The Commission will next month present its annual report on the implementation of existing trade agreements and, without going into details, the report will show that 2018 saw important progress in relation to agri-food trade.

The Commission has for instance worked hard to make progress on SPS issues and removing barriers, for instance by setting up dedicated SPS seminars and trade missions.

This brings me to another point; a point that is becoming more and more important and that is the issue of a level playing field.

I regularly hear that EU farmers are competing with farmers around the world that do not face equivalent standards when it comes to animal welfare, SPS, labour or environmental and climate requirements.

The EU is already now making great strides in creating and maintaining that level playing field, but President-elect von der Leyen will take it even further, making this one of the priorities for the new Commission.

In particularly we will prioritise reform of the World Trade Organisation and emphasise the need to preserve a well-functioning and rules-based multilateral system.

Going forward, trade and trade tools will be deployed to support sustainable development. This will be done by following the example of MERCOSUR and including a chapter on sustainable development in every new trade agreement.

The EU and Mercosur committed to implement the United Nations Framework Convention on Climate Change and the Paris Agreement. The deal prohibits either side from unduly encouraging trade and investment by failing to enforce environmental laws.

Furthermore, provisions on climate, environment and labour protection in future agreements will be closely monitored and enforced by the European Union. For that purpose, the Commission will appoint a Chief Trade Enforcement officer.

Of course we want to ensure that our trading relationship with our North American partners is as strong as possible.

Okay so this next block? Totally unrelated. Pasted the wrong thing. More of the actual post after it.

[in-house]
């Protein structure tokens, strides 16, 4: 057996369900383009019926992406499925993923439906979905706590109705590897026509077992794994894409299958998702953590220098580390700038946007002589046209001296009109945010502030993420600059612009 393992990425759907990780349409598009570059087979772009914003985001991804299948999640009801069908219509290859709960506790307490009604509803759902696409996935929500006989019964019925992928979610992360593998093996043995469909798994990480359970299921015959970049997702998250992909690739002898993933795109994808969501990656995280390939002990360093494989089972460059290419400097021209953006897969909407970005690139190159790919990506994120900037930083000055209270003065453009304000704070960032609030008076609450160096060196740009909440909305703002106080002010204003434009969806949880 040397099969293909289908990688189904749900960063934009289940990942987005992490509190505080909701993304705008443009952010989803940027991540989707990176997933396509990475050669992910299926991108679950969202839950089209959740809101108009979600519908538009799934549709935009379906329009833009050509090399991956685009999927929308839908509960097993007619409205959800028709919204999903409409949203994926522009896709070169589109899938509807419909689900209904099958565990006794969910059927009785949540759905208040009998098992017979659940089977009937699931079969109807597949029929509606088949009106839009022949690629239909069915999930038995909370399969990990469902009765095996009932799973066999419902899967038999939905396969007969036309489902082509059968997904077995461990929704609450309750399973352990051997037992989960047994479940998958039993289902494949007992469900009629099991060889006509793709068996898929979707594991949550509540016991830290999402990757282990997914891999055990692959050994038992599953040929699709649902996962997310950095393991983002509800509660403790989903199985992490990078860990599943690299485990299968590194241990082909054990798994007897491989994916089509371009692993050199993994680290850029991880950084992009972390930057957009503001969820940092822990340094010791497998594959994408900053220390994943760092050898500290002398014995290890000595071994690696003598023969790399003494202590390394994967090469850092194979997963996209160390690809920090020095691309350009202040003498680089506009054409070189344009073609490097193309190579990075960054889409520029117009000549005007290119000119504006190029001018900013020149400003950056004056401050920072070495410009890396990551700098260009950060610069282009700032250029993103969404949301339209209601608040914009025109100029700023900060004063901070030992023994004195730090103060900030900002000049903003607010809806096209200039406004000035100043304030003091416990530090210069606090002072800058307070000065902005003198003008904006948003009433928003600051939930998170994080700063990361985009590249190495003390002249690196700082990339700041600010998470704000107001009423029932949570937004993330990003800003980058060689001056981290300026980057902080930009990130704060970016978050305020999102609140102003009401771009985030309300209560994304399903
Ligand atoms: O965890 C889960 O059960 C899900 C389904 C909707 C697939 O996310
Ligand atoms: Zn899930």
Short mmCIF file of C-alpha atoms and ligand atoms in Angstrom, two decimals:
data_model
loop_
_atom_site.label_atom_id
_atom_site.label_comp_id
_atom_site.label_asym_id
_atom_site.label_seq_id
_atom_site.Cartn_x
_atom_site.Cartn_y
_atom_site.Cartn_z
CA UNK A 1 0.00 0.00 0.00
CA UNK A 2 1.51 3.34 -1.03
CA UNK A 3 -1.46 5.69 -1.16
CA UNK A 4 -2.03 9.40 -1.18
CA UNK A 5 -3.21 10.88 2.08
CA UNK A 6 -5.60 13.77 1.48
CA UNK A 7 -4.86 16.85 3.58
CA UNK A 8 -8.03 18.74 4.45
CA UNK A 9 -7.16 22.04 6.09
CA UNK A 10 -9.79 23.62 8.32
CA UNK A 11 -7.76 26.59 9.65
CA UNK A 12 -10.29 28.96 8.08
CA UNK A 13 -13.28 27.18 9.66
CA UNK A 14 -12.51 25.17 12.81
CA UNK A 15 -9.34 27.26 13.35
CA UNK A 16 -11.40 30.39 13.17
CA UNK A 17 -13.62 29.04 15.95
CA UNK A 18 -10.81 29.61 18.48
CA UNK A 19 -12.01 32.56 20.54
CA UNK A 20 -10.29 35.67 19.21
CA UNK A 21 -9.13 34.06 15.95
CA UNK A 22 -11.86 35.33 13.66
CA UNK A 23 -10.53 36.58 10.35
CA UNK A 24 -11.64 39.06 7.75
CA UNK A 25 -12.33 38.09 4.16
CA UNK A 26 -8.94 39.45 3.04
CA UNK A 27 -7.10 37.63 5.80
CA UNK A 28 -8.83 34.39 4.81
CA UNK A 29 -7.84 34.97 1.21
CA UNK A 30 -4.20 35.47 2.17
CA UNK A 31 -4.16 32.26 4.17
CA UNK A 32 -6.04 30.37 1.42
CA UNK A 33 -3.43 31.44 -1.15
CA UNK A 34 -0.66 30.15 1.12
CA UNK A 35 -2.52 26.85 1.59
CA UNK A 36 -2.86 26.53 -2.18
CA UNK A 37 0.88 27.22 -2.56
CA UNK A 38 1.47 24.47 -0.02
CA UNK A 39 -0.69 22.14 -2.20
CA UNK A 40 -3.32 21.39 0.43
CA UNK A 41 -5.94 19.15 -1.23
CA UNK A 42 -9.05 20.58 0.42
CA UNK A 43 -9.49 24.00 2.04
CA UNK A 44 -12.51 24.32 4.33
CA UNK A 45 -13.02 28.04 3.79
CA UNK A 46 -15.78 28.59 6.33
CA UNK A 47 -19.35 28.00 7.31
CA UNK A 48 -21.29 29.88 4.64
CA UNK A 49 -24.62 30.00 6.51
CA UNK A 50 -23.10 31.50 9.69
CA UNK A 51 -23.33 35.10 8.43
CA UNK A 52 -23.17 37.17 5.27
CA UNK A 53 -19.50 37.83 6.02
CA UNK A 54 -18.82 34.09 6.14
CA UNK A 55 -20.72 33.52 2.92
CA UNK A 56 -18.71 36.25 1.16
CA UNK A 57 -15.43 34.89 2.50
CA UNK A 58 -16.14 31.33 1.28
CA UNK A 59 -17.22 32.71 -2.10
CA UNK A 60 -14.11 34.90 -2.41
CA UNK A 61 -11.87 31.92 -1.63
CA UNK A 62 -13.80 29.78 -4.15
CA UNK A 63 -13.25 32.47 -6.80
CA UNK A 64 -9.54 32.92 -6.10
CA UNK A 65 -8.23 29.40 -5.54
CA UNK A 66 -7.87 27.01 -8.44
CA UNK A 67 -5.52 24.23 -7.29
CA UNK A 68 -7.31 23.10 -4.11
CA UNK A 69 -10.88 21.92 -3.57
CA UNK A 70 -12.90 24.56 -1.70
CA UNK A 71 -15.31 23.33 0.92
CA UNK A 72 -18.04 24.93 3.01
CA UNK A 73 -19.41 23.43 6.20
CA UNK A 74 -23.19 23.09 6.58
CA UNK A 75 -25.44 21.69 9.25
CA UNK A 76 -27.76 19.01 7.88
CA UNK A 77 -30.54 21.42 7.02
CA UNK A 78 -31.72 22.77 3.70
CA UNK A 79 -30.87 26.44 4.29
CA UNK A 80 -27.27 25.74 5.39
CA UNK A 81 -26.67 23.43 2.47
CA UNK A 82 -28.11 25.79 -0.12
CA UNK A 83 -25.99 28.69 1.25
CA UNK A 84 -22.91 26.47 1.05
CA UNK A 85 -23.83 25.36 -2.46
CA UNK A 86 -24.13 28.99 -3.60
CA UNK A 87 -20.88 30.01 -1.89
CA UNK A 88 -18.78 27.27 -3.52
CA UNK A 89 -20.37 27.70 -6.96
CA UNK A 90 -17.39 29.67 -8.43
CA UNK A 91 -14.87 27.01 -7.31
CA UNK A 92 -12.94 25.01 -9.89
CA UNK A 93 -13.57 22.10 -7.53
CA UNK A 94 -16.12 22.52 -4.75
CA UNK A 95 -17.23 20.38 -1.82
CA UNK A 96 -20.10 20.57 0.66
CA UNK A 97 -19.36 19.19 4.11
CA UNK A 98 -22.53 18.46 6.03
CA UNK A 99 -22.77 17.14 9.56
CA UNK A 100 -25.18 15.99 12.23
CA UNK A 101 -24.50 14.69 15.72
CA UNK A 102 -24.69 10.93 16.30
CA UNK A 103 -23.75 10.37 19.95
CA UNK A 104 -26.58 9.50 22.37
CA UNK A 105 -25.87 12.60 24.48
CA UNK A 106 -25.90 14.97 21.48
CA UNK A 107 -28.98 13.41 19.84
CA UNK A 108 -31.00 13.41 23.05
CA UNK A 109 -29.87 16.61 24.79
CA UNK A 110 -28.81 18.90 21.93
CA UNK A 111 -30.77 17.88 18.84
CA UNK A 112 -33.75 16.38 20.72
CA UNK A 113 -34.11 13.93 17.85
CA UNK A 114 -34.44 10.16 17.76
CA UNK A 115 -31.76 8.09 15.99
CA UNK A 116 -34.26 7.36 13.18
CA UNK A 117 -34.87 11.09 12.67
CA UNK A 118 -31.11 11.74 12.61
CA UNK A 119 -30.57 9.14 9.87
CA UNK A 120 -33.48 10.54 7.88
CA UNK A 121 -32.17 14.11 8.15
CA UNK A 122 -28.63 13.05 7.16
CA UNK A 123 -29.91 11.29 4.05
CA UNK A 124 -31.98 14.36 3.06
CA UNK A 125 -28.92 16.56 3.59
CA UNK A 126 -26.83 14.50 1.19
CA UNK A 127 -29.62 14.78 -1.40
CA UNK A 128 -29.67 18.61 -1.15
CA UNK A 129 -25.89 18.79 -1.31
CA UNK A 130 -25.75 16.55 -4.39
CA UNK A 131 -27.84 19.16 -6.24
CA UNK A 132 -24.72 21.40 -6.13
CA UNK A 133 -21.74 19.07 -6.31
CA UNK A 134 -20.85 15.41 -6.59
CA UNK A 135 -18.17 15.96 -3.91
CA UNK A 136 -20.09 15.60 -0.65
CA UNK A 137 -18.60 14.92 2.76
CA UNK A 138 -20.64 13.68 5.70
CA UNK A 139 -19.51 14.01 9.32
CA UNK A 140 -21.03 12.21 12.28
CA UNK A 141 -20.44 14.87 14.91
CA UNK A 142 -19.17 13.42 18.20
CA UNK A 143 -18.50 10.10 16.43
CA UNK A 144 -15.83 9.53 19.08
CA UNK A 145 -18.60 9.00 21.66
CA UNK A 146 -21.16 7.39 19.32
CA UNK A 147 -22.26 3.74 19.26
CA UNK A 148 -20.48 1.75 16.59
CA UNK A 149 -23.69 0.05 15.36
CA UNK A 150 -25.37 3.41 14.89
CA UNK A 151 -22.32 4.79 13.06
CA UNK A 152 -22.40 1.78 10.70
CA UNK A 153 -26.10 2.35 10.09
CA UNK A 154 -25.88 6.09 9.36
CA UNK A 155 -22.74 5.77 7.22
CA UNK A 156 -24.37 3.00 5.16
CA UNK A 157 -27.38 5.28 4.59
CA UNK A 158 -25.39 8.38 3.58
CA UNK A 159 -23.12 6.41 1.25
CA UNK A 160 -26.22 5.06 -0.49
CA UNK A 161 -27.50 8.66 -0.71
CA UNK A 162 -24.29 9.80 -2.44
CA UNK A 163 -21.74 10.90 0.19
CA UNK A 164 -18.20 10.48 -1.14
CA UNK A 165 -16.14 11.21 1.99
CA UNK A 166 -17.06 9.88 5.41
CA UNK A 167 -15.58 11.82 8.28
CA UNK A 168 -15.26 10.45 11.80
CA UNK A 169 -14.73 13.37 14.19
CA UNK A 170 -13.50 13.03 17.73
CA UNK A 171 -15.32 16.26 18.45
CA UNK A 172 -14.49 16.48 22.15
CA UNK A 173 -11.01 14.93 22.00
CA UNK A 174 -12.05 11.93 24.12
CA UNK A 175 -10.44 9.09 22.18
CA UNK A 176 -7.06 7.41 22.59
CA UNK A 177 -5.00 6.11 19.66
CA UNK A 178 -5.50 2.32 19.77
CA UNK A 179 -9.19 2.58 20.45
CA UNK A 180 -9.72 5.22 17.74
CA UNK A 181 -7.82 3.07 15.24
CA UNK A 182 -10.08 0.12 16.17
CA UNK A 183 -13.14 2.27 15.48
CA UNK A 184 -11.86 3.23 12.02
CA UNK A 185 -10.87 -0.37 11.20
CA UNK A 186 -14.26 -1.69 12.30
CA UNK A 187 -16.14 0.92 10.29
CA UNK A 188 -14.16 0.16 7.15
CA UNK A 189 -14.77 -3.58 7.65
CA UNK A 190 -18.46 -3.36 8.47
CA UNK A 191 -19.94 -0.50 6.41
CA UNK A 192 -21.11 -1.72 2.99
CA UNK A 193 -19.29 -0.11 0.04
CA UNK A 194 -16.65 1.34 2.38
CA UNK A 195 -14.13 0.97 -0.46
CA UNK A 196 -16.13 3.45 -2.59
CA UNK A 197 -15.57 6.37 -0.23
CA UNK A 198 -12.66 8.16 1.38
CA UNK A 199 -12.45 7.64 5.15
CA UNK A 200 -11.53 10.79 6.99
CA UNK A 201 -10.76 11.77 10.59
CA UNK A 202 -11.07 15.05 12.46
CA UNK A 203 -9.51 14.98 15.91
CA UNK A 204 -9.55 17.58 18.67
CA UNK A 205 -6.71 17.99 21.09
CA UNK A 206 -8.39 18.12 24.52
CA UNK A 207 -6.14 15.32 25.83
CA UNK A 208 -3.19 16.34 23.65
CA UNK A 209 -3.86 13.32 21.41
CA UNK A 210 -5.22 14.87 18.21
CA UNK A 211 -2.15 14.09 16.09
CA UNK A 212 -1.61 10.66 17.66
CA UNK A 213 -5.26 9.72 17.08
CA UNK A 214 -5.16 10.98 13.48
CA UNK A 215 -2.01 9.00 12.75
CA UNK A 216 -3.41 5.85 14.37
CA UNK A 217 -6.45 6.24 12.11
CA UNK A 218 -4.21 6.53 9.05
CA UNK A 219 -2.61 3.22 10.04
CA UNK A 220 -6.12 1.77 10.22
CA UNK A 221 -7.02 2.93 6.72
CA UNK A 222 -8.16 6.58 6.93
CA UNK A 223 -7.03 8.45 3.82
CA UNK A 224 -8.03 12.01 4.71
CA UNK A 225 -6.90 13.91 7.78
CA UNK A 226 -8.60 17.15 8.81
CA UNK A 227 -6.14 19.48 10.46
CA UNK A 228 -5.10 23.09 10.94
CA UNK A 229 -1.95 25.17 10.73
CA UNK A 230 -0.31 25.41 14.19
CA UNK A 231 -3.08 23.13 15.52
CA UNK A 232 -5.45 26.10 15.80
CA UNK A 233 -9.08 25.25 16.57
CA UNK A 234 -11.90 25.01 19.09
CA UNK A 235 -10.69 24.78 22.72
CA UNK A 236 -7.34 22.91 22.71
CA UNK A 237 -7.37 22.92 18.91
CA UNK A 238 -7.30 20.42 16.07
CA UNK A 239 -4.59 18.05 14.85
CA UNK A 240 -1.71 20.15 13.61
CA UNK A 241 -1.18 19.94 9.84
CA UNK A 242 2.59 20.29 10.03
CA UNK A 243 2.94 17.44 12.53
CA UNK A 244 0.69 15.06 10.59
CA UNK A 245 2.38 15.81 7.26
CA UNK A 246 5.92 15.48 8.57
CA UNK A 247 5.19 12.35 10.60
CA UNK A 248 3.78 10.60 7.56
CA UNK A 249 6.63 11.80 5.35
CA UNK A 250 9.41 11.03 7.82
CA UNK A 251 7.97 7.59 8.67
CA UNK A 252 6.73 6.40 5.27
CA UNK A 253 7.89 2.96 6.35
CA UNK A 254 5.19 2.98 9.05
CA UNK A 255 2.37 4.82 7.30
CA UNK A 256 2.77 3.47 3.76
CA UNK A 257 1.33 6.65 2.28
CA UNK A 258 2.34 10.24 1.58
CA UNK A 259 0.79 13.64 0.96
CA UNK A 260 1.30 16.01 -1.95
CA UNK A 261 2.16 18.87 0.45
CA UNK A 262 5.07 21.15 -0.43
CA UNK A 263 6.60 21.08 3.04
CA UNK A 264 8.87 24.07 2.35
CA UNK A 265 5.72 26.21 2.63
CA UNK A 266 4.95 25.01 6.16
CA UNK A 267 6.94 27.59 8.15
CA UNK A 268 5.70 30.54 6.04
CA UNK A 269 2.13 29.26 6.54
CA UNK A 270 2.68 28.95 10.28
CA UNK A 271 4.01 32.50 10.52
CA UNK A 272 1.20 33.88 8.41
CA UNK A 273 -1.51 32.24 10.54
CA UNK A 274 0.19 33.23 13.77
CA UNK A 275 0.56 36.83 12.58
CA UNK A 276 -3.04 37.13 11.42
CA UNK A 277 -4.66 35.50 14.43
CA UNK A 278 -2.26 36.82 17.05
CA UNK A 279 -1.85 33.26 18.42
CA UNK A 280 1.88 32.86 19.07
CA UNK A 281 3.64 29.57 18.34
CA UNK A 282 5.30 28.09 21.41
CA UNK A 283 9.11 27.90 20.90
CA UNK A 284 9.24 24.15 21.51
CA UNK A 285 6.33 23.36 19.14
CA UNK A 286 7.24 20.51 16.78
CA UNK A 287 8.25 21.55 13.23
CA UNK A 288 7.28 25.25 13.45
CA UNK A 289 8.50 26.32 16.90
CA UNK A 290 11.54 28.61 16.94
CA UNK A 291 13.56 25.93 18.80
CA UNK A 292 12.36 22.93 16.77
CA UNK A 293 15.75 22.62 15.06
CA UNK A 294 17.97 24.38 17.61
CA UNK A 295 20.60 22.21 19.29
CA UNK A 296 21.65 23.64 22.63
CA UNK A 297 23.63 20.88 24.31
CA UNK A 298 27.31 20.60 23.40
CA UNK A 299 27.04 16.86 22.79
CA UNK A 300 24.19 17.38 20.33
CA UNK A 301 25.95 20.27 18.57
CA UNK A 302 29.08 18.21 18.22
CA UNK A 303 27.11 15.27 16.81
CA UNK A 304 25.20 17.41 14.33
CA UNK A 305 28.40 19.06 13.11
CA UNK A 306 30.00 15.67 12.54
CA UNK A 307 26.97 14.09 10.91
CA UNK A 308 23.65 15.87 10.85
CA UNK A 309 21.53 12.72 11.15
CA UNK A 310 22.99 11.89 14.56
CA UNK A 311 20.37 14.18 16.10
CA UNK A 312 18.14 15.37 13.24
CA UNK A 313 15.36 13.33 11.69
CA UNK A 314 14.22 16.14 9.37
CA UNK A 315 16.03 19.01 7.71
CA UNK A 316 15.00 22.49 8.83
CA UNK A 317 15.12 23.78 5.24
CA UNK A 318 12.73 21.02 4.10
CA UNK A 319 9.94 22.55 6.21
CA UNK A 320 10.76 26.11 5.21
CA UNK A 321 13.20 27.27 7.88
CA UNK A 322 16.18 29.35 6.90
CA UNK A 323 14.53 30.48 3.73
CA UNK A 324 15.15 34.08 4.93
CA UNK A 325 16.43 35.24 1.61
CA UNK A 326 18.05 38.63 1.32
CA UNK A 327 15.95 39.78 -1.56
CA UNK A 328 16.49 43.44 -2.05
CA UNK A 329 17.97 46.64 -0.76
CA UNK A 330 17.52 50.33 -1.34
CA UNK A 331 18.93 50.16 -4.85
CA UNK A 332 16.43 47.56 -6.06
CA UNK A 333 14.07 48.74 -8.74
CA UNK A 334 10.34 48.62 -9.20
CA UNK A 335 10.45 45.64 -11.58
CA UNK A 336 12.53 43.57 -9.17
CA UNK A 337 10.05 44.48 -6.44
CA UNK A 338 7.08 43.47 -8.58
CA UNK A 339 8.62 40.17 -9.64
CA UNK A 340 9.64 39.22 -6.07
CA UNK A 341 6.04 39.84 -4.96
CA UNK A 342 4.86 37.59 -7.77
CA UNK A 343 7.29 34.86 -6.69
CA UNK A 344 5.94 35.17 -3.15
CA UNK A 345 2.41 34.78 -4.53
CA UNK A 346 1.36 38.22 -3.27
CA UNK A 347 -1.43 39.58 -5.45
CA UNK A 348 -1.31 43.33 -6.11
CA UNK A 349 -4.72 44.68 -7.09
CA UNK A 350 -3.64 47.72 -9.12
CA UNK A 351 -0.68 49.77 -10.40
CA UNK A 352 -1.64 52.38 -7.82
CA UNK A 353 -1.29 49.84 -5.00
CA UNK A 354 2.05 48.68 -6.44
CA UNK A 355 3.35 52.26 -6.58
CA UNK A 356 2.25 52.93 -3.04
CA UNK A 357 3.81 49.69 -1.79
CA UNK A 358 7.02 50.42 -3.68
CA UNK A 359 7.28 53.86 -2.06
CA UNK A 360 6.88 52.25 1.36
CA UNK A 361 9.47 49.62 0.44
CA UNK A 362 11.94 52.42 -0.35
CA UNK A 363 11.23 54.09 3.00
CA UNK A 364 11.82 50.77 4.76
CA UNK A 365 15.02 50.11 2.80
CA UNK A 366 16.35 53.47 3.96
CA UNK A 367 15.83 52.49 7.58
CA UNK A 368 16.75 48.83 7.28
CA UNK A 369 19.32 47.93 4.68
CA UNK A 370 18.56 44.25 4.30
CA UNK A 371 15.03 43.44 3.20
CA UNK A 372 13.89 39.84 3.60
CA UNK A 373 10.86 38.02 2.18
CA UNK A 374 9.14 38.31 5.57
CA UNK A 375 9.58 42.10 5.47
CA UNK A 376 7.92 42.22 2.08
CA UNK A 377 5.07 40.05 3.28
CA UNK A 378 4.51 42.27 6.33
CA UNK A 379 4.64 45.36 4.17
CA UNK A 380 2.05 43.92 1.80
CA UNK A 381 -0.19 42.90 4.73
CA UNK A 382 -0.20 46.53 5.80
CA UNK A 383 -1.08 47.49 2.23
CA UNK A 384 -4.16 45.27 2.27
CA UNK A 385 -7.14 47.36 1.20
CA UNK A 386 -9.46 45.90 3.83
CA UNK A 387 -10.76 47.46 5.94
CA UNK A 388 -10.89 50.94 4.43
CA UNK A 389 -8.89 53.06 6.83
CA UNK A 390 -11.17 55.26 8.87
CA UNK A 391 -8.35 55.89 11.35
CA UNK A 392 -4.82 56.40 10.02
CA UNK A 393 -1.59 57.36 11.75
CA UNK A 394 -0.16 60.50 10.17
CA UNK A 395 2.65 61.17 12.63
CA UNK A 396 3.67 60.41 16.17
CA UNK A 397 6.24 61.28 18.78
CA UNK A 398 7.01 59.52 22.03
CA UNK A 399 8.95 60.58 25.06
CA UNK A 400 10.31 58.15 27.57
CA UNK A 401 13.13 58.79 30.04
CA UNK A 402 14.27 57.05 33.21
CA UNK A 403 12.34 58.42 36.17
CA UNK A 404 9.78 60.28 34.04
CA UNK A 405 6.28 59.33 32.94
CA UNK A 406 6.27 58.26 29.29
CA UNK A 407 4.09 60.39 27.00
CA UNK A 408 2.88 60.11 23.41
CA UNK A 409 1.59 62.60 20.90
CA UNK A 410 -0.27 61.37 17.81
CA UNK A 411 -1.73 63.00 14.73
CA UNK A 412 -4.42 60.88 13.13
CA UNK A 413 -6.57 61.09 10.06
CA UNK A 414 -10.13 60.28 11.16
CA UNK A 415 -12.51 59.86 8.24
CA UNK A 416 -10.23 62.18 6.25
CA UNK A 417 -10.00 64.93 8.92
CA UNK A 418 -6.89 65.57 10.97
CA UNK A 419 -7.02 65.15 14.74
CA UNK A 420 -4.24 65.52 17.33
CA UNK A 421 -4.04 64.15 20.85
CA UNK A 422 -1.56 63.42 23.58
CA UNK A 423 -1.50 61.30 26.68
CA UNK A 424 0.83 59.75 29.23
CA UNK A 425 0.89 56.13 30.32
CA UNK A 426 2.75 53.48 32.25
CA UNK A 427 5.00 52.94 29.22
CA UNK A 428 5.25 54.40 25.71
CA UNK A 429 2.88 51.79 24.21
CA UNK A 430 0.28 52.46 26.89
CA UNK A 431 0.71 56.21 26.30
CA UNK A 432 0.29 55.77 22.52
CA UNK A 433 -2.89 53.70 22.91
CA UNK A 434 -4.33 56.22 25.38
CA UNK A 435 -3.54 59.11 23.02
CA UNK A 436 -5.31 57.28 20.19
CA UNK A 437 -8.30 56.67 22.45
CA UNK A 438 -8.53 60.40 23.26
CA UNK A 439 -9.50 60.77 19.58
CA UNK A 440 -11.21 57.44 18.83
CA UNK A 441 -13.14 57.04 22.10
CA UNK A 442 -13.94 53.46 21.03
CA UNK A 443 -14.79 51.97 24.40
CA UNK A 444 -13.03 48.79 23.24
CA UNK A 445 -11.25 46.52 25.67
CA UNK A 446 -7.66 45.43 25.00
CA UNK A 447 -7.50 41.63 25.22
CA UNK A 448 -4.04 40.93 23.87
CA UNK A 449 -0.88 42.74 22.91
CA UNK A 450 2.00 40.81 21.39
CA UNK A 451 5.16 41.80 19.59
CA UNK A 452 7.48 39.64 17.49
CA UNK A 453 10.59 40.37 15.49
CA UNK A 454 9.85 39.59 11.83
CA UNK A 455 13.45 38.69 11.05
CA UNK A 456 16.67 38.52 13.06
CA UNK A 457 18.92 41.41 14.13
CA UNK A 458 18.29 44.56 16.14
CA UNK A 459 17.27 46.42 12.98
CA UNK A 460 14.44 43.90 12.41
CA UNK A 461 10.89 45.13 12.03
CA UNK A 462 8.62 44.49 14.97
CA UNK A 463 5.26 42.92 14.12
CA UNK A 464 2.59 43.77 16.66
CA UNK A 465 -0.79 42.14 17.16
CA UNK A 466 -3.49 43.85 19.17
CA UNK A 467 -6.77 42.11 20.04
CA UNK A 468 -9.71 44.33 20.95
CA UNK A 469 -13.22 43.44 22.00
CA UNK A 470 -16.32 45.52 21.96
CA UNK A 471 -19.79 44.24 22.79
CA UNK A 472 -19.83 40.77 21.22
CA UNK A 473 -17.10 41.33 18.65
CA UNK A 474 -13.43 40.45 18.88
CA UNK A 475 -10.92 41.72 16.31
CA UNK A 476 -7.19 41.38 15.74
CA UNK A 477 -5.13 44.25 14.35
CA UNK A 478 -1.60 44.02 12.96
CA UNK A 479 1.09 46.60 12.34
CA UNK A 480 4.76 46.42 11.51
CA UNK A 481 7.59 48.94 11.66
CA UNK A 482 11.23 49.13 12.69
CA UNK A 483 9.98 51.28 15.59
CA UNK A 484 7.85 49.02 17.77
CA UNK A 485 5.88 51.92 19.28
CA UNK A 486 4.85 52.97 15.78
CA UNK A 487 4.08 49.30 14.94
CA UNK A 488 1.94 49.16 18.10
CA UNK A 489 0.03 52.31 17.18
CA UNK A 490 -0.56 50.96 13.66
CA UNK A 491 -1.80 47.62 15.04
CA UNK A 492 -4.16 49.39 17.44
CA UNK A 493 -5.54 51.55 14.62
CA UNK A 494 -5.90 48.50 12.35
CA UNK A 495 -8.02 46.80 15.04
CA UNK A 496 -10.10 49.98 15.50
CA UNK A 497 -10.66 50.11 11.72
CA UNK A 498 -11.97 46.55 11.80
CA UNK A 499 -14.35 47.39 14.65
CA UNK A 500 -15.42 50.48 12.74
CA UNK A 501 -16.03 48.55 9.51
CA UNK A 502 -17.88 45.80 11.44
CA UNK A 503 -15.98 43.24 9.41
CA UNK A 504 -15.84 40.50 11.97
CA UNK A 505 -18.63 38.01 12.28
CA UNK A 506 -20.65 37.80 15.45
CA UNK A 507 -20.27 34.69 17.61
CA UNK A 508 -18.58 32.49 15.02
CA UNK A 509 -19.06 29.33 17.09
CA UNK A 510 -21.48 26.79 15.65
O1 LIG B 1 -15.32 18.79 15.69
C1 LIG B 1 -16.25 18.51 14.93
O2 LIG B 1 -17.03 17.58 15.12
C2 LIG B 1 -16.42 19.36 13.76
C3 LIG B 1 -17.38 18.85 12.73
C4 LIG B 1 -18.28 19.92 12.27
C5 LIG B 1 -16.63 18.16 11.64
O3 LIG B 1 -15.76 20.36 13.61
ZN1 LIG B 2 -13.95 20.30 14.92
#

If we look at our CETA agreement with Canada, for example; we can rightfully consider this to be one of the great success stories of this European Commission.

We have negotiated a modern, progressive agreement that brings the benefits of global trade to both parties while enshrining our shared progressive values.

It is a real example of a win-win agreement. While it is still early to assess fully, our preliminary figures on CETA indicate it is working. In 2018, EU goods exports to Canada totalled at over 41 billion euro – an increase of 15% when compared to the previous 3 years.

Or if we look at Mexico, we are continuing to deepen our excellent trading relationship.

Currently, the EU exports 1.45 billion euro's worth of agricultural products to Mexico and imports €1.3 billion.

Mexico ranks 21st among our agri-food import partners and 25th among our agri-food export partners.

Both sides are working relentlessly to improve our existing Global Agreement. We have agreed in principle the modernisation of our bilateral Free Trade Agreement into a brand new Global Agreement.

Finally let me turn to our trading relationship with the land of the free and the home of the brave.

The European Union and the United States are inextricably linked by a solid trade relationship in agriculture.

Our bilateral relationships are also complementary, since the EU exports mainly manufactured agricultural products while the US exports mainly commodities.

And our trade continues to grow! Last year the EU exported 22 billion EUR of agricultural products to the US, while the US exported 12 billion EUR.

The EU, as a firm believer in a WTO-based global trading system, considers that stable and predictable trade relationships are key for economic operators.

For that reason, and keeping in mind the hugely important economic interests at stake, the US administration’s current approach to trade is creating concerns and disruptions. And of course we know that farmers are particularly sensitive to disruptions.